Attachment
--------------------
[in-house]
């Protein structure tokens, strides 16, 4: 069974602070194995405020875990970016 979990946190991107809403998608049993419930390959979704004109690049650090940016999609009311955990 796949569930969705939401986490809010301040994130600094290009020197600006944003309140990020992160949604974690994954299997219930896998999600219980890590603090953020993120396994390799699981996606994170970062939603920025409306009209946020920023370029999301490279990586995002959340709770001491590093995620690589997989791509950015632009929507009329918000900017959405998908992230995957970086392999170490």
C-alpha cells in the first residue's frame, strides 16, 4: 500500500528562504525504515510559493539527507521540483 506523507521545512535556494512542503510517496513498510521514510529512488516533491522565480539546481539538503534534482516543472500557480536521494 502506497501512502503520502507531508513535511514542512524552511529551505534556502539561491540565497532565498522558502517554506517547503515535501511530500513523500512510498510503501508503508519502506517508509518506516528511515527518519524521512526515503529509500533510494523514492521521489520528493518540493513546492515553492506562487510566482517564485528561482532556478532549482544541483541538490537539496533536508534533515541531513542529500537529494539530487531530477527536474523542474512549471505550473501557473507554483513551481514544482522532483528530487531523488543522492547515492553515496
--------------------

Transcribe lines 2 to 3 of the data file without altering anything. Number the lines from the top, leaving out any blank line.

């Protein structure tokens, strides 16, 4: 069974602070194995405020875990970016 979990946190991107809403998608049993419930390959979704004109690049650090940016999609009311955990 796949569930969705939401986490809010301040994130600094290009020197600006944003309140990020992160949604974690994954299997219930896998999600219980890590603090953020993120396994390799699981996606994170970062939603920025409306009209946020920023370029999301490279990586995002959340709770001491590093995620690589997989791509950015632009929507009329918000900017959405998908992230995957970086392999170490």
C-alpha cells in the first residue's frame, strides 16, 4: 500500500528562504525504515510559493539527507521540483 506523507521545512535556494512542503510517496513498510521514510529512488516533491522565480539546481539538503534534482516543472500557480536521494 502506497501512502503520502507531508513535511514542512524552511529551505534556502539561491540565497532565498522558502517554506517547503515535501511530500513523500512510498510503501508503508519502506517508509518506516528511515527518519524521512526515503529509500533510494523514492521521489520528493518540493513546492515553492506562487510566482517564485528561482532556478532549482544541483541538490537539496533536508534533515541531513542529500537529494539530487531530477527536474523542474512549471505550473501557473507554483513551481514544482522532483528530487531523488543522492547515492553515496